Floating the Boise River is a great way to spend a hot weekend afternoon with the family.
When done right, it’s safe and easy. But as the Boise Fire Dive Team found out last month, it can turn hazardous fast.
The dive team’s raft capsized as its members were rescuing two girls stranded on a log near Veterans Memorial Park bridge. It all turned out well, in part because of the team’s skills and the life jackets the girls were wearing.
I, too, was reminded recently of how quick a leisurely float can turn into a similarly scary episode. I also saw the cooperative spirit of rafters and other floaters when one of their own gets into trouble.
I was floating in my fishing pontoon boat that I had recently patched. It was the shake-down cruise before I went back to evening fishing floats that I had not done for years.
The float started out OK. I had placed the oar frame on backward, which made the craft lean a little too far back. But it wasn’t really a problem until the patched pontoon had leaked enough air to affect steering.
One floater came alongside me and offered to pump it up. But a set of rapids was coming up and I told him I would catch him afterward.
I know — now — that I should have stopped then. But I had no problem in the earlier diversions, so I headed for big waves on the right-center.
The leaking pontoon turned my boat just as I entered the rapid. The wave flipped the raft, sending me into the ice-cold water.
Swimming in rapids after a boat turns has never been a pleasant experience for me. Nearly 20 years ago, I swam in Rubber Rapids near the bottom of the Middle Fork in an inflatable kayak. I had floated the entire river, running through more than 90 Class 3 and class 4 rapids over five days without incident.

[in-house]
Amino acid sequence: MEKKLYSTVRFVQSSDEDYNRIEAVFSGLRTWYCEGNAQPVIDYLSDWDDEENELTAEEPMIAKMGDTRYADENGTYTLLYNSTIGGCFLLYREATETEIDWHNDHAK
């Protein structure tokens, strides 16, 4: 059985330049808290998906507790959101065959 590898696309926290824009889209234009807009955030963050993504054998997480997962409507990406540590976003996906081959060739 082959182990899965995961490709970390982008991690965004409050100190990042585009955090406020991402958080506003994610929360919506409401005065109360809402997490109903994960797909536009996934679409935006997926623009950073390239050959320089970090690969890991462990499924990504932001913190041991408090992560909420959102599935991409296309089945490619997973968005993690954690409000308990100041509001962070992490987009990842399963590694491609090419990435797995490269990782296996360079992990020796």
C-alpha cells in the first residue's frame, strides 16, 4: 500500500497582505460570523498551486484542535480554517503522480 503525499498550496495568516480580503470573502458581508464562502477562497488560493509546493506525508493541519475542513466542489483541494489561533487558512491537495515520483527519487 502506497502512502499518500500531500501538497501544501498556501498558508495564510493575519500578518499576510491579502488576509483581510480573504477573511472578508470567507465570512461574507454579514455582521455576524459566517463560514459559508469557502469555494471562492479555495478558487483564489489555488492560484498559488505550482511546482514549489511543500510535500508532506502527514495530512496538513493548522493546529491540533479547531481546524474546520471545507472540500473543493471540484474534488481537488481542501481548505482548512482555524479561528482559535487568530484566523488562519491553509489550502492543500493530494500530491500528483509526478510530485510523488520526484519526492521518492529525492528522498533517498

But swimming Rubber was so discombobulating that I forgot the very simple instructions for getting through the last big rapid on the trip, Hancock. I swam there as well. After that, I was glad to get on a raft and give up my kayak for the final few miles to Cache Creek landing.
On the lower Boise River several years later, I was hunting from my pontoon fishing boat for pheasants and ducks with Jeff Barney. I read the currents wrong and got sucked into a strainer that flipped my boat just above the Snake River.
Underwater and holding on to a log, I had to decide whether to drop my shotgun or save myself. I dropped the gun. Barney talked me through my self-rescue and helped me ashore.
So, back to summer 2012: I came up from below my leaky pontoon boat in the swift current, feeling like I’d been waterboarded. I blew the water from my windpipe and tried to hold on to my boat.
I had a life jacket on, and it helped. But I couldn’t hold on to my boat in the current on the rocky-bottomed river and I had to let go.
A rafting father with two sons allowed me to climb out of the river into their boat. Downriver, another rafter had gathered up my boat, oars and even my hat.
He pumped up the pontoons and I was on my way thanks to the kindness of strangers. I won’t be using the pontoon boat again until I patch it right.
But Boise fire officials won’t have to tell me again about safety on the river.
“The river,” said Boise Fire Battalion Chief John Peugh, “is always unpredictable and potentially dangerous.”
Rocky Barker: 377-6484